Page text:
KC Royals: Club’s managing tree has many branches

(Photo by Focus on Sport/Getty Images)
(Photo by Focus on Sport/Getty Images) /
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KC Royals
(Photo by Justin K. Aller/Getty Images) /

The first player some thought could be “The Next George Brett” is among former KC Royals who became major league managers for other teams.

Clint Hurdle was never really out of the spotlight as a Royal. Heralded by some as “The Next George Brett” before he played even an inning in the majors, then chastised when performance rarely matched expectations, Hurdle played through questions and criticism before moving on to inconsistent stays with the Mets, Reds and Cardinals.

The comparisons to Brett began with Hurdle’s 19 homers and 89 RBIs in 1976, his first full pro season, then increased in ’77 when he jumped from A ball to AAA and hit  .328 with 16 homers before KC called him up in September. Sports Illustrated featured him on its cover a few months later, but he hit only .264, .236 and .240 the next three seasons before hitting 10 homers for the first time and batting .294 in 1980, his best full season with the Royals. KC traded him to the Reds after the next season; he last played in 1987.

But baseball blood coursed through his veins: Hurdle couldn’t leave the game and immediately landed a job managing the Mets’ High A club. He managed in the organization until he joined Colorado as hitting coach in 1994 and then replaced former Royal skipper Buddy Bell as manager in 2002.

Hurdle’s unenviable task was to turn around a lackluster team that had never in its 10-season history made the playoffs; it took five years, but Hurdle led the club in 2007 to 90 wins, 13 victories in their final 14 games, a tie-breaker victory over San Diego for the NL Wild Card, and three and four-game sweeps of the Phillies and Diamondbacks in the NLDS and NLCS to reach the World Series for the first time in club history. But the Red Sox turned the sweep on Hurdle and ended the Rockie’s amazing 21-1 stretch, winning the Series in four games.

Hurdle’s team dropped to 74-88 in 2008 and he was fired in late May 2009 when the Rockies were 10 games under .500 and 14 games behind the West Division-leading Dodgers.

Hurdle’s next managerial stop was Pittsburgh, a once-proud franchise that, when he took over in 2011, hadn’t enjoyed a postseason berth or a winning season since 1992. The Pirates steadily improved under Hurdle and, beginning in 2013, won three straight Wild Cards. But the Bucs couldn’t get past that point, suffered losings seasons in 2016 and ’17, won 82 games in ’18, then lost 92 last season.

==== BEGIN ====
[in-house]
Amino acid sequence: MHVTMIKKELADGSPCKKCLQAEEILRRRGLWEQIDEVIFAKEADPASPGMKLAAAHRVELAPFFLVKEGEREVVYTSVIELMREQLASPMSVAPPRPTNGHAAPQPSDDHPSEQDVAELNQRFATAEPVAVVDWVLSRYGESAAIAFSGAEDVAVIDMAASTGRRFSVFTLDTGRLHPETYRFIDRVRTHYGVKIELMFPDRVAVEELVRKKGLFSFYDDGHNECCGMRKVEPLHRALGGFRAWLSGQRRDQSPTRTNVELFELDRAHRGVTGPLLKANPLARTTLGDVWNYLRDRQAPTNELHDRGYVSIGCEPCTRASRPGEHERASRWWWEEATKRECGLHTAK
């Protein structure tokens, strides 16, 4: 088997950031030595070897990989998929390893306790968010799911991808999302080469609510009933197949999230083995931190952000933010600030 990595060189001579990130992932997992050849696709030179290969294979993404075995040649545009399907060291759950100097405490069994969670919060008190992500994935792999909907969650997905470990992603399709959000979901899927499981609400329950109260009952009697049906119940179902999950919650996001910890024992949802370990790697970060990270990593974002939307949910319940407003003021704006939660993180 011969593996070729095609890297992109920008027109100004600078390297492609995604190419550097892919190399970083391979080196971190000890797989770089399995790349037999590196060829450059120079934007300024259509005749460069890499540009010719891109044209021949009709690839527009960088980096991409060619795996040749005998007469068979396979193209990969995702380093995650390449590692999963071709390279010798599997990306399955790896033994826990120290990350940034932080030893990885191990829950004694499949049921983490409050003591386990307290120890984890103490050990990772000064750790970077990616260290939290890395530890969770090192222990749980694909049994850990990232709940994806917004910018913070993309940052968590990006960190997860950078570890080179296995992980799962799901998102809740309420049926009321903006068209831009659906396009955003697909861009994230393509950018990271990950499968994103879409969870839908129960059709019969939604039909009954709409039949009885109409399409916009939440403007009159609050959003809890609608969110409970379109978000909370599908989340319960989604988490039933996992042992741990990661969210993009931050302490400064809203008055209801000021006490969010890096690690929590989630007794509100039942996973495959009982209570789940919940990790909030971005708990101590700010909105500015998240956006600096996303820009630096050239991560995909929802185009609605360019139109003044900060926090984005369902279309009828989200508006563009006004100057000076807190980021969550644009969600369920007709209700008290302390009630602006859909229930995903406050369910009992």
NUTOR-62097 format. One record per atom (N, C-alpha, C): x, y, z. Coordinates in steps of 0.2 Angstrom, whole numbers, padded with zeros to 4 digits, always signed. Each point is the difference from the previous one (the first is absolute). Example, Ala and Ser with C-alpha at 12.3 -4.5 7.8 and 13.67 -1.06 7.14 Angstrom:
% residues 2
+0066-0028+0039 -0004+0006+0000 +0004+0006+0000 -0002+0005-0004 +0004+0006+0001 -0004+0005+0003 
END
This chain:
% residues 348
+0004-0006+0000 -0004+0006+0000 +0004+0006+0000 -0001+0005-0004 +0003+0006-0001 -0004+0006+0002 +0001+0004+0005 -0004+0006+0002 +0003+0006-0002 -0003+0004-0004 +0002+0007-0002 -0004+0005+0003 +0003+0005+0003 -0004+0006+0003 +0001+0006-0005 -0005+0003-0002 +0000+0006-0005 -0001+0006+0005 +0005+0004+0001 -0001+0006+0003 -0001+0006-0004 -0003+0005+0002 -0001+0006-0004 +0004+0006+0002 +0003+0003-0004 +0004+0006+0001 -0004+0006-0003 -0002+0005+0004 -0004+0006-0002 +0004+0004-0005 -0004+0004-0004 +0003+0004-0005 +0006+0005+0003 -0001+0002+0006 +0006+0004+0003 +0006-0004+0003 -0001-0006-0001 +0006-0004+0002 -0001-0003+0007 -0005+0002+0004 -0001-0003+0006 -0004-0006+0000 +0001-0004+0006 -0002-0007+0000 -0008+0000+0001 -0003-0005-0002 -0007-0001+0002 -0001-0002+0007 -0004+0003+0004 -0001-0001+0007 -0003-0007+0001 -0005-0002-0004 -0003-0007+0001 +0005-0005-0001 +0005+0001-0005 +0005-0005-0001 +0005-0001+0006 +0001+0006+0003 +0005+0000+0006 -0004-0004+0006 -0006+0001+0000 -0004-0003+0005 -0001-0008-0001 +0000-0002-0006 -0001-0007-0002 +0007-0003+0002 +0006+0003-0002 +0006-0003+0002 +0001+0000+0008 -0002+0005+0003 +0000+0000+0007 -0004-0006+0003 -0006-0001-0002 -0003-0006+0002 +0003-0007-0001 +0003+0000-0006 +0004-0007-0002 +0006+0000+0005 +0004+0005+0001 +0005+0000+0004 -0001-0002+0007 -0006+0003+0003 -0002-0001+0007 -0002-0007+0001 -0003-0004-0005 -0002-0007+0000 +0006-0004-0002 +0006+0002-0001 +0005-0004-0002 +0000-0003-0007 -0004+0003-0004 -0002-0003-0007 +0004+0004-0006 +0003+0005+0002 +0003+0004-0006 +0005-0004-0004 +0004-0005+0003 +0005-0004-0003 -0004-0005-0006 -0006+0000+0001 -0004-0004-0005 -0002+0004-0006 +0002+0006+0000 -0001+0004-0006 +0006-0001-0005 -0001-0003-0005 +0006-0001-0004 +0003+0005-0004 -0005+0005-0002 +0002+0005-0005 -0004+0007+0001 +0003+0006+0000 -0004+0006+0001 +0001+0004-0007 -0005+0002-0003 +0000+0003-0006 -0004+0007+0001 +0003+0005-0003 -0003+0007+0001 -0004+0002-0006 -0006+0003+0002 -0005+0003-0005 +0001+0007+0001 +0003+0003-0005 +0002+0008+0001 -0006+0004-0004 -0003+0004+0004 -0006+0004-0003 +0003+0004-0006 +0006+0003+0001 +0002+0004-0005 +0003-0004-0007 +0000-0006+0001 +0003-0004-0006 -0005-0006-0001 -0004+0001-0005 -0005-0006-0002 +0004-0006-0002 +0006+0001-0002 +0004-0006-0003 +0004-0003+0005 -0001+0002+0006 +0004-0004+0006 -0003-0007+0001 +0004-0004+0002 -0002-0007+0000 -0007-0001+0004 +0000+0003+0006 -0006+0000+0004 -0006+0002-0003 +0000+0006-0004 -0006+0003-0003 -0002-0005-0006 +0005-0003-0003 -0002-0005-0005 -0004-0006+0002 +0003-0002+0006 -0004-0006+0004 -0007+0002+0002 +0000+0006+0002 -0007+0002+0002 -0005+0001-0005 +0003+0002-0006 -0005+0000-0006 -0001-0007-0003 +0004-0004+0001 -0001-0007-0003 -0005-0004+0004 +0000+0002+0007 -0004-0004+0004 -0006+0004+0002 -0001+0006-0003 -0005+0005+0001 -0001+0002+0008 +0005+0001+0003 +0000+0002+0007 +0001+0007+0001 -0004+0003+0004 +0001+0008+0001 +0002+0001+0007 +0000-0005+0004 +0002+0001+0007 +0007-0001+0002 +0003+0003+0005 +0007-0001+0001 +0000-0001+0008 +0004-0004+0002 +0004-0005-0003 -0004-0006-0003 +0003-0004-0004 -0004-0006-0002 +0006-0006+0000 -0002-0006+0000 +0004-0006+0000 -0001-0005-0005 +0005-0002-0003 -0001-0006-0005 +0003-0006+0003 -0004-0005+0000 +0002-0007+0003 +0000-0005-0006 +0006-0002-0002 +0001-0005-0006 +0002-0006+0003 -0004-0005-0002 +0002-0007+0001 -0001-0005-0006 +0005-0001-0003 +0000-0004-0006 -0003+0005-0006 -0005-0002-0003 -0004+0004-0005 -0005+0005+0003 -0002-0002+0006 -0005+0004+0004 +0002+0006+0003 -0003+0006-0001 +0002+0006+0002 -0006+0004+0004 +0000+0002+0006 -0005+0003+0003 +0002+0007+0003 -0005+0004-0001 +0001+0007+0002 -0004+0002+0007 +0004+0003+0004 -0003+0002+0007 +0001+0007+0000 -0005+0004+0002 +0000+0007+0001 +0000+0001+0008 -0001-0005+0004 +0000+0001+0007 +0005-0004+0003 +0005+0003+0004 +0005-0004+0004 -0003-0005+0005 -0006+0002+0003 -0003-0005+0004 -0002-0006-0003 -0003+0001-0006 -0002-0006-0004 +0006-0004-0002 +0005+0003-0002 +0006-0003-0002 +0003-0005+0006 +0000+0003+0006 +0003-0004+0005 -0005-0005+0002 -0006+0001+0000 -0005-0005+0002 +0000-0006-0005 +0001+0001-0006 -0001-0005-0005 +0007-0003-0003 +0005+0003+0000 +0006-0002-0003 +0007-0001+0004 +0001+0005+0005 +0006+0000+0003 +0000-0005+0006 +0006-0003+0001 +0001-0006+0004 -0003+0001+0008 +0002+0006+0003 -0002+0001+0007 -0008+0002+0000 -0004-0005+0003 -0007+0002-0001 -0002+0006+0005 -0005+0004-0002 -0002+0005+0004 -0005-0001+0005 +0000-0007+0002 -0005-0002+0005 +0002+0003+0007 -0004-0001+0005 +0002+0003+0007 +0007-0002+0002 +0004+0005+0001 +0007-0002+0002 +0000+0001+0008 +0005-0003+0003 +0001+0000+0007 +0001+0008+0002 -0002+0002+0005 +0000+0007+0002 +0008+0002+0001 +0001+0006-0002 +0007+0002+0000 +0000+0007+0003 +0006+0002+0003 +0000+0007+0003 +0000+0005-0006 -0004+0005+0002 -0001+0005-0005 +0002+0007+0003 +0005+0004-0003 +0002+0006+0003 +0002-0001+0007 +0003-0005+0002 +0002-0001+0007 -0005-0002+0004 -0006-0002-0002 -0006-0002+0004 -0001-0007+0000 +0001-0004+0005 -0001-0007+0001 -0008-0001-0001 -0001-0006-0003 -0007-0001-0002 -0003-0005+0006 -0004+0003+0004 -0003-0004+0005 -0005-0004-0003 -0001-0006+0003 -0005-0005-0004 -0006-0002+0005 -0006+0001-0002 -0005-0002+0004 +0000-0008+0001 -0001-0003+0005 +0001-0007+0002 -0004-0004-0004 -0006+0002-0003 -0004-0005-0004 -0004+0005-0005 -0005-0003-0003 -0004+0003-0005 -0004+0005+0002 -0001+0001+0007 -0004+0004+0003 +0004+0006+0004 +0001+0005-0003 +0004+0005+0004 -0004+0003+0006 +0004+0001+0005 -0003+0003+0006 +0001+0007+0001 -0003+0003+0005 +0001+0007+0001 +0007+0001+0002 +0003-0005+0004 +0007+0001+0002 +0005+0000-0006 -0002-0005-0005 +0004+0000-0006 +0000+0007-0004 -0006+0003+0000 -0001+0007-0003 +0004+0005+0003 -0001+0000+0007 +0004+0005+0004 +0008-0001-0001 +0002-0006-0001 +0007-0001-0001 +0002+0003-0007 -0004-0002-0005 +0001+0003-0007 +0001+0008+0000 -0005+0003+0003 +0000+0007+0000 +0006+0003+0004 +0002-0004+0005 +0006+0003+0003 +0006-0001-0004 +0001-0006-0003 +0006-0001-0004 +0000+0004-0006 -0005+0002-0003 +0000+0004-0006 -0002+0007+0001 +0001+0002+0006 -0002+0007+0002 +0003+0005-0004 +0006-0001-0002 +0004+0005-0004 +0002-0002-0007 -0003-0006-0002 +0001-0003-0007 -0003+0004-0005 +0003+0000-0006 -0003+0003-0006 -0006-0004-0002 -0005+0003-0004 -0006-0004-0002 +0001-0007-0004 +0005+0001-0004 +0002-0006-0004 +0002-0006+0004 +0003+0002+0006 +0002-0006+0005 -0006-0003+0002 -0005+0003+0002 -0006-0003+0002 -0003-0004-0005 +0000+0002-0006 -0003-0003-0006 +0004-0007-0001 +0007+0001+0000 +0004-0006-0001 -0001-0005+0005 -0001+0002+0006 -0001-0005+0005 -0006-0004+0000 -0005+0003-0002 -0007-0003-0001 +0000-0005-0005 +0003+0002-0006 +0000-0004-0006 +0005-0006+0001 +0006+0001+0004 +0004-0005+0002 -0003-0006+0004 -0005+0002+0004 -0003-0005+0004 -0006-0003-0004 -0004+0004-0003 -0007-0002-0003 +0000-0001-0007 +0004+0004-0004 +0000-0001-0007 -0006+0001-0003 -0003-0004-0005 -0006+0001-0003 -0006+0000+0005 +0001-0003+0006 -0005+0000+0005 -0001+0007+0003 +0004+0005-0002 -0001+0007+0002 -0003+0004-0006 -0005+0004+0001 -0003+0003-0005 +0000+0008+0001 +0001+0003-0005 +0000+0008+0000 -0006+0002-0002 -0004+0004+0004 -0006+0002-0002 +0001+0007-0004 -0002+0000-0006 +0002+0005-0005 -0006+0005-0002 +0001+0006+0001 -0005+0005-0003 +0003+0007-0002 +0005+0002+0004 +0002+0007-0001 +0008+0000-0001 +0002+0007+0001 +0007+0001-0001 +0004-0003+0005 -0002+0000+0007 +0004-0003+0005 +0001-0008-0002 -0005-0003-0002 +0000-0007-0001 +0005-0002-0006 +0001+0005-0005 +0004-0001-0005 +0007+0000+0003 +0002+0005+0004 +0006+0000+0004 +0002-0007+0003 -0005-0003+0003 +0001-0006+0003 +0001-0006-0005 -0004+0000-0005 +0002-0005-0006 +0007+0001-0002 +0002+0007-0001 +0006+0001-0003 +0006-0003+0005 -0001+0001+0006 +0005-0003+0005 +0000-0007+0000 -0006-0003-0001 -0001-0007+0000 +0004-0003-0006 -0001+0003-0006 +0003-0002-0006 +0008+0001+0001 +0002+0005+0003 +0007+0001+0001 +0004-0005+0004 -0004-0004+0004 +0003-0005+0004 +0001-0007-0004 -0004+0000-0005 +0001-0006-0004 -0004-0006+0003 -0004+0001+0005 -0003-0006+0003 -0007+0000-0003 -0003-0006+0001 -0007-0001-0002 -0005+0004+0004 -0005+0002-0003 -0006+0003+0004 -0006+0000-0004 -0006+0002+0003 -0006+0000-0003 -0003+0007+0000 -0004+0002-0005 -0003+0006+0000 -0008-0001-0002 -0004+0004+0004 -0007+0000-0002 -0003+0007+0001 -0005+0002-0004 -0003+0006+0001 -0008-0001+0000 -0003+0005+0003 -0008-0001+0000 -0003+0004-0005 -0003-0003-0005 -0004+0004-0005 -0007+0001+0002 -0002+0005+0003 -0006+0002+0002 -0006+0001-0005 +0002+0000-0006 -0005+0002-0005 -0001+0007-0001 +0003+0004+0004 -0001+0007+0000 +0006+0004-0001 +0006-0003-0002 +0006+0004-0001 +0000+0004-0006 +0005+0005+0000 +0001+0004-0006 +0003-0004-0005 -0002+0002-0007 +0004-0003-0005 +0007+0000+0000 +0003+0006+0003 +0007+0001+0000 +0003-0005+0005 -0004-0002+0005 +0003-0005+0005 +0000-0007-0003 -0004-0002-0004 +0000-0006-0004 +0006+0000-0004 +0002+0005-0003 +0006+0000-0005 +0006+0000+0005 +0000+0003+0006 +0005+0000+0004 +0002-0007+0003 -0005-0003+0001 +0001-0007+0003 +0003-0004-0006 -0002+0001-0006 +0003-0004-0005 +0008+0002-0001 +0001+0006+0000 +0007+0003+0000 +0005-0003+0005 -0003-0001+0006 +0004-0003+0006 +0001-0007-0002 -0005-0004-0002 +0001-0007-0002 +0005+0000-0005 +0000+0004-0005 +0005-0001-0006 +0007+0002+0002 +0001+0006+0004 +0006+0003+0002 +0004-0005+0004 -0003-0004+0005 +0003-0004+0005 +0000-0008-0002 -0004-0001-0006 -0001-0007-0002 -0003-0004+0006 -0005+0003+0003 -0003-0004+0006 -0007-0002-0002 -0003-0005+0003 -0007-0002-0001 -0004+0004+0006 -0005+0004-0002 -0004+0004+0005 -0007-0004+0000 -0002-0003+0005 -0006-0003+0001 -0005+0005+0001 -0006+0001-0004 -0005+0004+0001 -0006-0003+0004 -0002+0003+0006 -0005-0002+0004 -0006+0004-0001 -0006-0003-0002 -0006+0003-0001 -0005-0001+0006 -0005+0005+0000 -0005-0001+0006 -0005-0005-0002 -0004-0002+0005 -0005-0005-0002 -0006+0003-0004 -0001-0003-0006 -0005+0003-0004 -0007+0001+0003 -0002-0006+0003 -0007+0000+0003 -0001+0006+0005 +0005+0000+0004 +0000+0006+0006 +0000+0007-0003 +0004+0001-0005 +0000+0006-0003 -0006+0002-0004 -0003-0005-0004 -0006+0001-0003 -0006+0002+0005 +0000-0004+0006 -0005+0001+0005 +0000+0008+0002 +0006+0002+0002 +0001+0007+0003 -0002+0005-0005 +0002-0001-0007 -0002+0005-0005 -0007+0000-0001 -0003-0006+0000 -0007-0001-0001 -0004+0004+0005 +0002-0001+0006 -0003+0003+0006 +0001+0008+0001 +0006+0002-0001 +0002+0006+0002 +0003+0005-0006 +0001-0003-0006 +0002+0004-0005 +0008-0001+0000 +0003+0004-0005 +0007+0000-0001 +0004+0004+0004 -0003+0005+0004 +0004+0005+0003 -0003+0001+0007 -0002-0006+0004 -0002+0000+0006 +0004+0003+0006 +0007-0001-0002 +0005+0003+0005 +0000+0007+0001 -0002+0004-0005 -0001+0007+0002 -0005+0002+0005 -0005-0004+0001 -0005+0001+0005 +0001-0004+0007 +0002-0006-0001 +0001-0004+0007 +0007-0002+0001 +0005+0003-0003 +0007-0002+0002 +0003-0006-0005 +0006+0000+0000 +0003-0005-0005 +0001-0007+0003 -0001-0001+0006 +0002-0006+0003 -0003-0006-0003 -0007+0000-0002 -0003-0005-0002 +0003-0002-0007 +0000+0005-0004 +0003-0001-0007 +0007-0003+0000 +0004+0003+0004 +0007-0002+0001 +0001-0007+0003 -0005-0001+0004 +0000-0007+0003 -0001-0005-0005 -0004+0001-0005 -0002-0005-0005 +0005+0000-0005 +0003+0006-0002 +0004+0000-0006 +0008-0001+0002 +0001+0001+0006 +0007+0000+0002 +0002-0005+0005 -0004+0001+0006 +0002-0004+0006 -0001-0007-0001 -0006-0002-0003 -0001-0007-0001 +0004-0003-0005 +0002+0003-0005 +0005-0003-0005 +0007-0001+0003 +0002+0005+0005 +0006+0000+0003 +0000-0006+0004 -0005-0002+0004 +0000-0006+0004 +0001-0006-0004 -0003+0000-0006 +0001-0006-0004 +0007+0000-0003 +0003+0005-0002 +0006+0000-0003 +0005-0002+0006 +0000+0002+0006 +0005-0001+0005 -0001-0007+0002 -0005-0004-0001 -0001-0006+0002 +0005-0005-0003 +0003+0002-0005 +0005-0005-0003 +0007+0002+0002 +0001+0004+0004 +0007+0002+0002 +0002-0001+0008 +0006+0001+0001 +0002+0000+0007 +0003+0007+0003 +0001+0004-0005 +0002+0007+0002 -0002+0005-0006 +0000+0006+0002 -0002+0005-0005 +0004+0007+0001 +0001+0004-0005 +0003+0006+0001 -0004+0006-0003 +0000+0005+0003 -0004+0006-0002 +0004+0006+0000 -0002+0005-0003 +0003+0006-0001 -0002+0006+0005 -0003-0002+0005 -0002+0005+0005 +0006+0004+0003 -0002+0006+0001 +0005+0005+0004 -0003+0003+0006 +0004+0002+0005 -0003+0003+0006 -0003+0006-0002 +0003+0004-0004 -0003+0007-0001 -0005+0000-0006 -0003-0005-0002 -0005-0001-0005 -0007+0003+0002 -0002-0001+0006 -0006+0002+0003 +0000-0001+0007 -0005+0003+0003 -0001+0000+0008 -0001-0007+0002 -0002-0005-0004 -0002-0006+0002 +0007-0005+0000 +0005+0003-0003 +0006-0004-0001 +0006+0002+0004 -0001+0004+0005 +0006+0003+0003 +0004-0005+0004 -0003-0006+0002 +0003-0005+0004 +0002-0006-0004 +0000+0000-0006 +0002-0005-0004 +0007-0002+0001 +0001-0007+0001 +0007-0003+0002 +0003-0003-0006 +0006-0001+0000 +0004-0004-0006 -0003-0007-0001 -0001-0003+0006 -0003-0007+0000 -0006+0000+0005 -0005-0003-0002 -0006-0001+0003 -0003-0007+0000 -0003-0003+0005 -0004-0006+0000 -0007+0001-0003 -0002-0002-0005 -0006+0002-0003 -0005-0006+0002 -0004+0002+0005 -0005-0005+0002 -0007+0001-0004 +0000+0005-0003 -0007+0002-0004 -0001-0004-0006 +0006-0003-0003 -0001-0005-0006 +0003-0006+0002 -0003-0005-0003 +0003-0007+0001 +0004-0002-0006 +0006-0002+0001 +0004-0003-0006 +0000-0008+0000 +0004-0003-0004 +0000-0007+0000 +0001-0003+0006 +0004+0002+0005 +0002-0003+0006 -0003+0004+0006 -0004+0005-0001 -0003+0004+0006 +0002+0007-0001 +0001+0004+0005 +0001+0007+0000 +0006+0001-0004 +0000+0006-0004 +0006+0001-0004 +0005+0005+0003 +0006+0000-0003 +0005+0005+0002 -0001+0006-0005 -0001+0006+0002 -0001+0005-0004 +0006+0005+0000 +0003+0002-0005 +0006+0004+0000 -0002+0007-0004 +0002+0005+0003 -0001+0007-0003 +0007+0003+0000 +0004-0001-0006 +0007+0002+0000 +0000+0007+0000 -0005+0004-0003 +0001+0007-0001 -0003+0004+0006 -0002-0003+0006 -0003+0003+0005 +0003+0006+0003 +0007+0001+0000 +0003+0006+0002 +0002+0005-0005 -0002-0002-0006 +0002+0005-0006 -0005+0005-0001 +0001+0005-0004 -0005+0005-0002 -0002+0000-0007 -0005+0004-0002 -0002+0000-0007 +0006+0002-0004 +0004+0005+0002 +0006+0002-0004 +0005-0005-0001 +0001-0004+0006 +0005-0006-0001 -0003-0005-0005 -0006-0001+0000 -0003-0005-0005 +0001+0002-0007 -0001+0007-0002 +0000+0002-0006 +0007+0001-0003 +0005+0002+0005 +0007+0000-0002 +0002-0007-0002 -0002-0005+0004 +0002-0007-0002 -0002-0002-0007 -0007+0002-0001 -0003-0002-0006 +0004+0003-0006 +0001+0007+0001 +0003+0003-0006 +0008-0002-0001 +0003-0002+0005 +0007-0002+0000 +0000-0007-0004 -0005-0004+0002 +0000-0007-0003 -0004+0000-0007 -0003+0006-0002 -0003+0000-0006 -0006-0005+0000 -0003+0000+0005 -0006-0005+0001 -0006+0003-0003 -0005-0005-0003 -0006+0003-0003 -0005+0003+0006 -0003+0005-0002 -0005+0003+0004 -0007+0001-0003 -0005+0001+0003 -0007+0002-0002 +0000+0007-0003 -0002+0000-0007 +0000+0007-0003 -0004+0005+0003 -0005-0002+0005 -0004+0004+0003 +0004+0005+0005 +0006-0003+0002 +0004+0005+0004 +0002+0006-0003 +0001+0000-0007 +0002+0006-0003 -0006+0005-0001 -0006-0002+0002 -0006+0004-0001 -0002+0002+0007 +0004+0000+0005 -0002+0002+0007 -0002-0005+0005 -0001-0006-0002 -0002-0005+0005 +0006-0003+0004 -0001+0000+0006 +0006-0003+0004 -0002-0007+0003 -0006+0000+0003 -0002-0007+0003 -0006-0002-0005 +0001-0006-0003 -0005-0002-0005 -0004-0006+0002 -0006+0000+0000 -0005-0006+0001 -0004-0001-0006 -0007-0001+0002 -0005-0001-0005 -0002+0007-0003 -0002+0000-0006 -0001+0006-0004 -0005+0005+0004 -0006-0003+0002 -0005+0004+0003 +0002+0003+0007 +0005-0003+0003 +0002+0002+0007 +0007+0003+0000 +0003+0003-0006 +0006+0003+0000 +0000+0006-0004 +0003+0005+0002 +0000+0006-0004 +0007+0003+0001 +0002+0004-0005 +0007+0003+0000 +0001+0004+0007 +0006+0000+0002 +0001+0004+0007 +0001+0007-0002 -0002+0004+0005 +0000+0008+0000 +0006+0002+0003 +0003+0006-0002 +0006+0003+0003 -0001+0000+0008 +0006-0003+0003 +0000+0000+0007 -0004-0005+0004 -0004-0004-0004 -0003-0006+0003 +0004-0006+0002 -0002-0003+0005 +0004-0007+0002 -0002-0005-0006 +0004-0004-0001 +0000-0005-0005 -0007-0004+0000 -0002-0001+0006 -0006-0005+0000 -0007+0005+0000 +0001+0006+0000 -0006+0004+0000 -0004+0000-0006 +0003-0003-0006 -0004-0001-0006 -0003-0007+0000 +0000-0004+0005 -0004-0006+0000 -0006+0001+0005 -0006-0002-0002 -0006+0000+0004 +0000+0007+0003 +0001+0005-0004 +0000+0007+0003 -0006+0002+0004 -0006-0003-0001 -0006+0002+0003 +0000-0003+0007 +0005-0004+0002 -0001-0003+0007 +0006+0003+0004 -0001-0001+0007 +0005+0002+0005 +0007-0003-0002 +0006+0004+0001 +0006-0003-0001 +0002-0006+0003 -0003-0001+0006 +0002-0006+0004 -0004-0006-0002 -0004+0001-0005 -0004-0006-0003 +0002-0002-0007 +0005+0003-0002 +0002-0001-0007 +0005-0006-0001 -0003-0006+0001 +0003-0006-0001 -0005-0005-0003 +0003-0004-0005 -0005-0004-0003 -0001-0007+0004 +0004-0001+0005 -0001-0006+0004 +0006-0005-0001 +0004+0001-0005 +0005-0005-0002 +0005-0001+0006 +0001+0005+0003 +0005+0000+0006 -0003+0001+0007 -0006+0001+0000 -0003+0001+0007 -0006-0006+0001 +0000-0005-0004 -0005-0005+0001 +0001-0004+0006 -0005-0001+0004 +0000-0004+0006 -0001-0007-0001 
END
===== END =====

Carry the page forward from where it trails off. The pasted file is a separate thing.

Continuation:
Despite his club’s several 2019 losing streaks and on-field and clubhouse fights, Hurdle insisted a few days before the season ended that he’d be back in 2020, but was fired an hour before the club’s last game. His career managerial record is 1,269-1,345. He’s not slated to manage this season.

Kirk Gibson is best remembered for his days with the Tigers and Dodgers and the unforgettable, improbable home run he hit for the Dodgers to walk off Dennis Eckersley and the A’s in Game One of the 1988 World Series. But he was a Royal for a season, hitting 16 home runs with 55 RBIs in 1991. He hit 255 homers, stole 284 bases and won a Most Valuable Player Award and Silver Slugger in his 17-year career.

Gibson retired after the 1995 season, later coached for Detroit, then became Bob Melvin‘s bench coach with Arizona in 2007. Former Royal AJ Hinch retained Gibson when he replaced Melvin during the 2009 campaign; a 31-48 start the next season disenchanted the D-backs and they replaced Hinch with Gibson on July 2.

Gibson wasn’t much better (34-49) the rest of the season, but his highly competitive nature rubbed off on his players in 2011–with a full season to work with, Gibson led Arizona to the NL West title and a 94-68 record. But the Diamondbacks went 81-81 the next two campaigns and fired Gibson with three games left in the 2014 season. They were 63-96 at the time, and 353-375 overall under Gibson.

Gibson was diagnosed with Parkinson’s Disease in 2015 and now serves as a special assistant to Tigers’ general manager Al Avila.

Bud Black pitched in the majors for 15 years, including 6½ with the KC Royals, and has managed 12 seasons. His best year with the Royals was 1984 when he was 17-12 with a 3.12 ERA and eight complete games; he won 10 games for the ’85 World Series champions and 56 overall with KC before being traded to Cleveland in ’88. He also played for the Blue Jays and giants before returning to Cleveland for his final campaign in 1995.

The Padres gave Black his first managing job in 2007, then proved San Diego was a tolerant venue for a former player learning to manage. Black won 89 games in his rookie managerial season, then won just once more (90 in 2010) before the club fired him after 55 games in 2015. Black even survived the disastrous end of the 2010 campaign–the Padres blew a 6½ game NL West lead by losing 10 in a row and finishing 12-16 in September. (Curiously, Black was still named Manager of the Year).

Black resumed managing in 2017 with Colorado and won 87 games that season and 91 in 2018 before losing 91 in 2019. He’ll be at the helm when the 2020 campaign starts.

Four other former KC Royals have managed big league teams–Cookie Rojas with the Angels in 1988 (the Halos were 75-79 when they fired Rojas with eight games left); Buck Martinez (100-115 with Toronto in 2001-02; Bucky Dent (parts of two seasons with the Yankees) and Bobby Knoop (two games as interim manager of the Angels in 1994).

(The Mets hired Carlos Beltran to manage for 2020, but he resigned following his association with the Astros’ cheating scandal. And several ex-Royals have managed in the minors, including Frank White, Jamie Quirk, U L Washington, Ken Brett, Jerry Grote, Lee May, Buddy Biancalana, Carlos Febles, Dusty Wathan, Tony Pena Jr. and Brayan Pena).